October 20, 2011
Two years ago around this time we attended a vegan holiday cooking class at PCC Natural Markets, and this year we did the same. It actually wasn't our first choice, but was the only class with openings. I like to discover new dishes for our holiday table, but I've learned that some of my guests are disappointed if the foods they expect to see are altered or replaced. For example, after the last holiday class, I made a new version of cranberry sauce that I thought was amazing, and was told that my usual sauce is better. So much for upping the holiday dinner stakes, and making changes to the traditional menu. We enjoyed all the food we had in class, but I'll have to think twice about whether or not it will appear at our Thanksgiving table.
We started with a fiery pear salad with caramelized spiced nuts (photo above). Something like this would be no problem introducing to my guests, but the dressing was way too much trouble to make, in my opinion, and too oily. The salad mix, though, with its mix of various greens, pears and pomegranate seeds, would be a perfect starter. I doubt I'd hear any complaints, and I could concoct my own dressing.
We had a wild mushroom and hazelnut paté which was very tasty, and which I might use on another occasion, or perhaps as an hors d'oeuvres for Thanksgiving.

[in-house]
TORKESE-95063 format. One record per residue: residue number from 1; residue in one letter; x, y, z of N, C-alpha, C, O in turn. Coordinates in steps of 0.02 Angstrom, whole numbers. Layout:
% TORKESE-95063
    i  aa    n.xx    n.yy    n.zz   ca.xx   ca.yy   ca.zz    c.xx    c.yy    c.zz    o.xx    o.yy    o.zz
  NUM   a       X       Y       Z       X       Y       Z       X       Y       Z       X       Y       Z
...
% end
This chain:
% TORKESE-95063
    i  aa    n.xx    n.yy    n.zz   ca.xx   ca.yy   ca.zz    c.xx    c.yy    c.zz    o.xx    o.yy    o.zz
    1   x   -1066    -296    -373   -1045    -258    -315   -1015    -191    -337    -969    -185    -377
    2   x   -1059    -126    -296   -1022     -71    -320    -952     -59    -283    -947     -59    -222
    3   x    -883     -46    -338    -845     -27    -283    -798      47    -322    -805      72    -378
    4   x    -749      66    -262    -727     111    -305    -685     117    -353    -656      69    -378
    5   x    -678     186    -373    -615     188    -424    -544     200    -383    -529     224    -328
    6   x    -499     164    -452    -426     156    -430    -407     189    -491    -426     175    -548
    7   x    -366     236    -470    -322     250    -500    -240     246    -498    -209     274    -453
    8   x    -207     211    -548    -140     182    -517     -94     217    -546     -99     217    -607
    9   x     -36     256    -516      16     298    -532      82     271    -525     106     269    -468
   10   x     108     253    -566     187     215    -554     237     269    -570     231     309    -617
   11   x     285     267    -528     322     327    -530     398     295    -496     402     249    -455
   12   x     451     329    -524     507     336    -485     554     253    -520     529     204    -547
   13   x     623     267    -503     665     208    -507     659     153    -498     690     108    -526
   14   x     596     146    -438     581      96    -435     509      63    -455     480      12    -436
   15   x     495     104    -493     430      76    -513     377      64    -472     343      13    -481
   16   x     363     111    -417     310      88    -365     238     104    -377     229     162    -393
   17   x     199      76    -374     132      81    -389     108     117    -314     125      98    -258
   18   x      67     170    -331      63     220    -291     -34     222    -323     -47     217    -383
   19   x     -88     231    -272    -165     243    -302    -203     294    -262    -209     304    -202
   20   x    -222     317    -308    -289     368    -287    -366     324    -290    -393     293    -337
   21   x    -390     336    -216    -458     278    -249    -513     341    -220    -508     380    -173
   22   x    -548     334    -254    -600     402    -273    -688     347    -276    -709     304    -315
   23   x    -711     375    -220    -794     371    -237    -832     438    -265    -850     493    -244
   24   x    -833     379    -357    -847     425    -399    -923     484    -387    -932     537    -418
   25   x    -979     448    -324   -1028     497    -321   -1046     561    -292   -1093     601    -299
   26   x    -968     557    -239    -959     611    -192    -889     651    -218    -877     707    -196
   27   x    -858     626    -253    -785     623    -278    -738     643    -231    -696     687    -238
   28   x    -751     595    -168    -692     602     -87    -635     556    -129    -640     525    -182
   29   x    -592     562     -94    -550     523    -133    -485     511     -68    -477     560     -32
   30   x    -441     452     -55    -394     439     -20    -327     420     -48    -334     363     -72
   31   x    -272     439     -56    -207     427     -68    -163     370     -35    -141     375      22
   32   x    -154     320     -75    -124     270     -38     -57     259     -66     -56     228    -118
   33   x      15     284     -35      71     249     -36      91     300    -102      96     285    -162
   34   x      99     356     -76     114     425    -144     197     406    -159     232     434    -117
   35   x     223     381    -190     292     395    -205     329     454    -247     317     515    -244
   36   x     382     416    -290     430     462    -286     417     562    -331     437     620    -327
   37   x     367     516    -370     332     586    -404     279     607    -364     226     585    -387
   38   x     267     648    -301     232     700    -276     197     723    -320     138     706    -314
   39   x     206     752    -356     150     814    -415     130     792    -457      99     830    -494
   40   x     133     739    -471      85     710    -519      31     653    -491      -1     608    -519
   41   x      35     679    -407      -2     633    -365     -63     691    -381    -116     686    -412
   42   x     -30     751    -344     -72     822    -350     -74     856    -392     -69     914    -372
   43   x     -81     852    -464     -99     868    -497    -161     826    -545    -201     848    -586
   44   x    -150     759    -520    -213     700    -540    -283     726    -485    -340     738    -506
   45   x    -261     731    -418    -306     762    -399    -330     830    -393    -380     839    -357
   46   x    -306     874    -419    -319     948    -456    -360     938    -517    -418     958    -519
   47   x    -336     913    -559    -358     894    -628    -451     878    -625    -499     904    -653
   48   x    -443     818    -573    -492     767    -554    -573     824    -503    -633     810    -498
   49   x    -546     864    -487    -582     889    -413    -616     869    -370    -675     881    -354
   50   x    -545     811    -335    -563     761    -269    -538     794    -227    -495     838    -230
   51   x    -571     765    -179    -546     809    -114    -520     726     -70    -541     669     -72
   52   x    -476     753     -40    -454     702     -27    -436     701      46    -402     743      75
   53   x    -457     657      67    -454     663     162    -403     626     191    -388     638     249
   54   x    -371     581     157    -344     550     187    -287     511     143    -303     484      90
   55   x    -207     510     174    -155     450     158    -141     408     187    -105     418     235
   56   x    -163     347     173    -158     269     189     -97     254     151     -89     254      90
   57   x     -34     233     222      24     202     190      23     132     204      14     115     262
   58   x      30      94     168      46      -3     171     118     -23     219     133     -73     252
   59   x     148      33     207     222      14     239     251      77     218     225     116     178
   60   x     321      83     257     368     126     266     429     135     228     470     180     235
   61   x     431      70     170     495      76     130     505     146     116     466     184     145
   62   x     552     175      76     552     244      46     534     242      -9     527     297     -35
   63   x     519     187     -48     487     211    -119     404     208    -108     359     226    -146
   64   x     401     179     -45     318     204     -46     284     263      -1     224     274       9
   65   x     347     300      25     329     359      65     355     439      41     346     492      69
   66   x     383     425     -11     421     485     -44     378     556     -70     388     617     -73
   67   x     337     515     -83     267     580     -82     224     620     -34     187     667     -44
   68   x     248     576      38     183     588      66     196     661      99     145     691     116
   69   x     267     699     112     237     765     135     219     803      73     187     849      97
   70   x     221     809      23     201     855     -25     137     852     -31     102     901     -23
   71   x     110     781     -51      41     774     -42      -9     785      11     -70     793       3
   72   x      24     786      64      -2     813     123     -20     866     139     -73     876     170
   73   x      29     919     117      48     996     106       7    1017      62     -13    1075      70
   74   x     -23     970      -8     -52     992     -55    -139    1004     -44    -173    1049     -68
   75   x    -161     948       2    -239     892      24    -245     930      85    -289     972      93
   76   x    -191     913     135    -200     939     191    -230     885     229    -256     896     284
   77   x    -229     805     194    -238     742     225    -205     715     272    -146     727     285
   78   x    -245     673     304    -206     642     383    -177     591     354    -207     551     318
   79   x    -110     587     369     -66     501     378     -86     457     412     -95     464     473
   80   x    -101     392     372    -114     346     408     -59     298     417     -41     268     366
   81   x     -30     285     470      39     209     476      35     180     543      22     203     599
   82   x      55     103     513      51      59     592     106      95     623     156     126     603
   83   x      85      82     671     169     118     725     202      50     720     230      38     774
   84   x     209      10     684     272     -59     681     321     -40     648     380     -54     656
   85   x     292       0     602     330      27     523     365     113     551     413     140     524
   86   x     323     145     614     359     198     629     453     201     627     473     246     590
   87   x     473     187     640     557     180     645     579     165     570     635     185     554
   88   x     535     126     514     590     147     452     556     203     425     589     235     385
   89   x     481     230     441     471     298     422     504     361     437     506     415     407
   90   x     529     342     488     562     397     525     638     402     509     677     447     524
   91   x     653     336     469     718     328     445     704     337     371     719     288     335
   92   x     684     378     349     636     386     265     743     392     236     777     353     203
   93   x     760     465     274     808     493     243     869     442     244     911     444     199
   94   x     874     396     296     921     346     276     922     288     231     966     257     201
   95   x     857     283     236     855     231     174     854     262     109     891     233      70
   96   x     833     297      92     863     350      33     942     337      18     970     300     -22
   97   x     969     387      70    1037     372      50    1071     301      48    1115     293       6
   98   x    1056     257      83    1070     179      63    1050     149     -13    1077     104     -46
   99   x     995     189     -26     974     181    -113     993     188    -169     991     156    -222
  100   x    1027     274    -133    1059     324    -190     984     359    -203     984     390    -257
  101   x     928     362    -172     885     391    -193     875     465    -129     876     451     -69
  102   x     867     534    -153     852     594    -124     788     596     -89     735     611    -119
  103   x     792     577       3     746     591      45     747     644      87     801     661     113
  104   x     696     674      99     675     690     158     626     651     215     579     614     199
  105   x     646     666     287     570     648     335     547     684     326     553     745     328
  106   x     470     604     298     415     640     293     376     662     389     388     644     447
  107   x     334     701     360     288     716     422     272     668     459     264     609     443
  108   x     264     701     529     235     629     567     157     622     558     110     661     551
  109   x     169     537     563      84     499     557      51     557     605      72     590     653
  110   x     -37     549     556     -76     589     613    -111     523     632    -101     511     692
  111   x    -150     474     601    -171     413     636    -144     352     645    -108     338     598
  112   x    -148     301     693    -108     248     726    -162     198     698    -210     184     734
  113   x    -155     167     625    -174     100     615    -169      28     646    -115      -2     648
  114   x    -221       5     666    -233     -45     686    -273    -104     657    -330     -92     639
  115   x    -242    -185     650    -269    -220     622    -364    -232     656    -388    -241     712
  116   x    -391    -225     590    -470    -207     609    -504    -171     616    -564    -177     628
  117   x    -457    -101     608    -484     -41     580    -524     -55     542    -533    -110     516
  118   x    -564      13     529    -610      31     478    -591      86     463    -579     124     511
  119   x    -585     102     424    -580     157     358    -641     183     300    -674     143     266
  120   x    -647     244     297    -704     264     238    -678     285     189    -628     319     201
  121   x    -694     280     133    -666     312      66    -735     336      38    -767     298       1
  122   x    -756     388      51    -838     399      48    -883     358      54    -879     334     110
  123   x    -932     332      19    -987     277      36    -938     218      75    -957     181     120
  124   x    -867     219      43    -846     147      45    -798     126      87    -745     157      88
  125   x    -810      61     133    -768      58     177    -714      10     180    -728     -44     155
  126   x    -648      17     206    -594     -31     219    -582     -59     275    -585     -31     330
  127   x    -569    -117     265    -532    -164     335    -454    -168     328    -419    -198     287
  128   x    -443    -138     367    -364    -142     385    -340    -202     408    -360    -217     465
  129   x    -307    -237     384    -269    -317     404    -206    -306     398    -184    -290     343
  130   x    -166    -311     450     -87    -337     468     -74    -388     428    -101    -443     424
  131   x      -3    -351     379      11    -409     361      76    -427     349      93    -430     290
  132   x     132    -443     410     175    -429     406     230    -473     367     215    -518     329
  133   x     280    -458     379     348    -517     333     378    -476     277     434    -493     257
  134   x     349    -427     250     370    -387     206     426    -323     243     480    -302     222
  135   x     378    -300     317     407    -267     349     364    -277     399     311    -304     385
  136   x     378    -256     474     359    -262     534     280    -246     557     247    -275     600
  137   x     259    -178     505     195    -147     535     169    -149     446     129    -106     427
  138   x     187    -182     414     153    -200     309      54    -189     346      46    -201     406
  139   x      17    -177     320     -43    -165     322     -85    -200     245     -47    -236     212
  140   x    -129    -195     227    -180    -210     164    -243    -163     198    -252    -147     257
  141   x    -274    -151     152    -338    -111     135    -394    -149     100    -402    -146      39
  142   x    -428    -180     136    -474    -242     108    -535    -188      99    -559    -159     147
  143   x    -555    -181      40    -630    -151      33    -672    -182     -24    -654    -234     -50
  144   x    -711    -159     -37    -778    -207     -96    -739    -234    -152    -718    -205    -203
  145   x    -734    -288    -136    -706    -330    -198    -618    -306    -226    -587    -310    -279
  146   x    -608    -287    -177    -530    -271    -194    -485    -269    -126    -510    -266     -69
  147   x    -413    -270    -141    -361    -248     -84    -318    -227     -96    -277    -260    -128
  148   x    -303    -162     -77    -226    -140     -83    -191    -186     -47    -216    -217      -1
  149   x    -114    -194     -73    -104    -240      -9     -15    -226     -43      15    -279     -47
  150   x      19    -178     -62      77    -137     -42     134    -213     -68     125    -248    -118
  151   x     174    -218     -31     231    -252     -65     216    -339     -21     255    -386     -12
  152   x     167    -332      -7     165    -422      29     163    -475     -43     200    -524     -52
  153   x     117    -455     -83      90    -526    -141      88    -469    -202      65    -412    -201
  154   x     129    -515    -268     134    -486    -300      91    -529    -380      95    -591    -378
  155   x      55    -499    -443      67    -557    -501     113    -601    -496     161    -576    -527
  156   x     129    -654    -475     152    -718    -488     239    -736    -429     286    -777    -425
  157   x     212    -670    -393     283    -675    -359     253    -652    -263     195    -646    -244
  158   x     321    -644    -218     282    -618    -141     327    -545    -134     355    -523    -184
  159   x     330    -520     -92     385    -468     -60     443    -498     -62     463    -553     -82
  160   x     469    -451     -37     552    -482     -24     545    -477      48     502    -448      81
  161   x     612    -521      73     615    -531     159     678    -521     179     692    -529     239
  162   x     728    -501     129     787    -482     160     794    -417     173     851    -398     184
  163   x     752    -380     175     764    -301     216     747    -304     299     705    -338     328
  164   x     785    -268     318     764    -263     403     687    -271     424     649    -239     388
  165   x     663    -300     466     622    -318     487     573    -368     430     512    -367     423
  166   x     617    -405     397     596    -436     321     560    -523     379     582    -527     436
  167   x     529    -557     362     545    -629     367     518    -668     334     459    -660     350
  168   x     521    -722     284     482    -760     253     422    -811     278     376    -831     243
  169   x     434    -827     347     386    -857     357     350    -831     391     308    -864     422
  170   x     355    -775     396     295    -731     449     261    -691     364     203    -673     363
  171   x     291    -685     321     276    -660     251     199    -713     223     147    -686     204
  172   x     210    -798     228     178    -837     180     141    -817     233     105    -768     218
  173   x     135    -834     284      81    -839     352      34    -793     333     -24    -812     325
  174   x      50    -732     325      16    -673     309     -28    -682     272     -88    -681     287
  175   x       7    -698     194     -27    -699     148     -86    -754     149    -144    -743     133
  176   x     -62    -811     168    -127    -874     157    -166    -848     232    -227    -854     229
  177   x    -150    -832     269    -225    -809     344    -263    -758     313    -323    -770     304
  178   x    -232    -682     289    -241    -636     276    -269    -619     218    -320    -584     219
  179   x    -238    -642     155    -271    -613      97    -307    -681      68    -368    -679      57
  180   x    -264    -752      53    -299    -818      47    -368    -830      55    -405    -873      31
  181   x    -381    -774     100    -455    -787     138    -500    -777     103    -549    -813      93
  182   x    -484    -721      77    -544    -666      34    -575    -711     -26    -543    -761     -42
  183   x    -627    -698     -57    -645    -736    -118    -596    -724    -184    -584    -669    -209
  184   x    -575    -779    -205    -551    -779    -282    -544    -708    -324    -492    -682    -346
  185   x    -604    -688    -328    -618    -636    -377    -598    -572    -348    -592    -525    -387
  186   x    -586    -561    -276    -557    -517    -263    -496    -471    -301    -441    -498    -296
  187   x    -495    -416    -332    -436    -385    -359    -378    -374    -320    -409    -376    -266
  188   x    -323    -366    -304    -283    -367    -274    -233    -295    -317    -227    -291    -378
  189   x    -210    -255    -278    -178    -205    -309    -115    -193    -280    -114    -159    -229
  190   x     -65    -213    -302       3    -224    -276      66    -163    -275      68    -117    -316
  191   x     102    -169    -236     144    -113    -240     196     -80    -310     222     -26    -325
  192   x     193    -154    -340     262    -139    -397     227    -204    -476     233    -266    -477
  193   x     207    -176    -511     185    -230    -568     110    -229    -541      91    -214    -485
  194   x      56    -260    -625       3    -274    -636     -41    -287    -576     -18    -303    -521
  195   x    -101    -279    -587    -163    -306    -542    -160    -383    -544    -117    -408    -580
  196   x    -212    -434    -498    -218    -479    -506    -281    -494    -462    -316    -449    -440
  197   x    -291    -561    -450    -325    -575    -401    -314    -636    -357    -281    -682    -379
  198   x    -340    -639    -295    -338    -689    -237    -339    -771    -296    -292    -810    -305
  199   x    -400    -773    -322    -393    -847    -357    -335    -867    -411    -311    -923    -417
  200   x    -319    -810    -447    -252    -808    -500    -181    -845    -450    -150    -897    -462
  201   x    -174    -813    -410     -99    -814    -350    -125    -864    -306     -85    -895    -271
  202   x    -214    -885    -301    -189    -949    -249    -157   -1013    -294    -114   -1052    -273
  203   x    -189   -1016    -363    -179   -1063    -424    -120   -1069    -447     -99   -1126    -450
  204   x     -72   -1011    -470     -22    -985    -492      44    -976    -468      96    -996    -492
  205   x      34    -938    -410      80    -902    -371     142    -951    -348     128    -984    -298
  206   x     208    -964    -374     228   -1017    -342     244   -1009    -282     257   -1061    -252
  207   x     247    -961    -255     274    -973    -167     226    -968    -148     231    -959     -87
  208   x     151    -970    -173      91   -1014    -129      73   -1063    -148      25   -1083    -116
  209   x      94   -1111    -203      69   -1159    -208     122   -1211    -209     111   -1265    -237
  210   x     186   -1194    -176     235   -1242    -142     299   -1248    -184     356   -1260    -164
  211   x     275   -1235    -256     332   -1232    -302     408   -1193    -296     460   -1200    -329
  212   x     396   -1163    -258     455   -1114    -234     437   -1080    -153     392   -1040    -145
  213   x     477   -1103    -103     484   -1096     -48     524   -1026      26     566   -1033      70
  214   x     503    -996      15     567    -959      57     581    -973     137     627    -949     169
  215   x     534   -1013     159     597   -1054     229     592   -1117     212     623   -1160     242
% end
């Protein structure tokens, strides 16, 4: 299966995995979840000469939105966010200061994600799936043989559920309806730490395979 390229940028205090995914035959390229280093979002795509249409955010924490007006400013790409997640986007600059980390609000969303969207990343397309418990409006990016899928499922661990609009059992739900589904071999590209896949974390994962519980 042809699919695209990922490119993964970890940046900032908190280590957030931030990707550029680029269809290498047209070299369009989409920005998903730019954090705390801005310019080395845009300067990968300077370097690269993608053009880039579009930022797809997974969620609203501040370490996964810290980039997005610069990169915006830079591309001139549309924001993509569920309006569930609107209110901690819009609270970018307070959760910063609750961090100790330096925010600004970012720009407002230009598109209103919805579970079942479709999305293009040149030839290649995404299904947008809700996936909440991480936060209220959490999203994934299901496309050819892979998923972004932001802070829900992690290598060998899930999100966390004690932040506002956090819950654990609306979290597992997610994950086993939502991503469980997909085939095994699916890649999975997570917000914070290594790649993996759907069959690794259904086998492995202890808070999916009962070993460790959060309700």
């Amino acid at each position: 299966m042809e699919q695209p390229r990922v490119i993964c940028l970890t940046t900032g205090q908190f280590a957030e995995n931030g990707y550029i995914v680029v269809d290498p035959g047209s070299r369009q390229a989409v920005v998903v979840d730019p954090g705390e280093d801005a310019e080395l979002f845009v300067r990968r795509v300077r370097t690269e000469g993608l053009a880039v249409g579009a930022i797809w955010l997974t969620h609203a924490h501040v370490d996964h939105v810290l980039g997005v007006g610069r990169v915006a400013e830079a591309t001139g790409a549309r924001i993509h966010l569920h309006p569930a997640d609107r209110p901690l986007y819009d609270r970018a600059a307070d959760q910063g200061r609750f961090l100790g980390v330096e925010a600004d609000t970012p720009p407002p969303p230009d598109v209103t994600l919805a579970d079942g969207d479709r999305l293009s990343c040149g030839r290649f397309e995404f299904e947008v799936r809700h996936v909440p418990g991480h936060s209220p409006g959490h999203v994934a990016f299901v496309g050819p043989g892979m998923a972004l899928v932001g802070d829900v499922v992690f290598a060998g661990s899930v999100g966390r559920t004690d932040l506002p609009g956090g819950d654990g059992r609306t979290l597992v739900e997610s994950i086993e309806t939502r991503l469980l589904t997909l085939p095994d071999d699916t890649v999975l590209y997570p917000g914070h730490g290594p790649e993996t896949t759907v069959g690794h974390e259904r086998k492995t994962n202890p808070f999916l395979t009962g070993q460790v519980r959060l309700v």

The paté was accompanied by wilted seasonal greens with roasted beets, and I can definitely see using this as our vegetable — if I can get past the roasted veggies we normally serve — and I doubt that I can. But I may incorporate some of the ingredients, like dried cranberries, apples and pumpkin seeds into our usual veggie mix.
The dessert, gingered and cider-caramelized apple pie was a big hit with my husband, who admired the very flaky crust. The crust was made with spelt flour and a lot of coconut oil, and though it was indeed flaky, I felt like I was too aware of the fat content as I ate it. I don't mean the idea of too much fat, I mean the sensation I get when I eat a high fat food — I don't like the taste.
All of the food was very beautiful and would make a lovely meal, but there's something about tradition that makes holidays special. Do you serve new foods at holiday dinners, or are you steeped in the tradition of what your family usually expects on special occasions?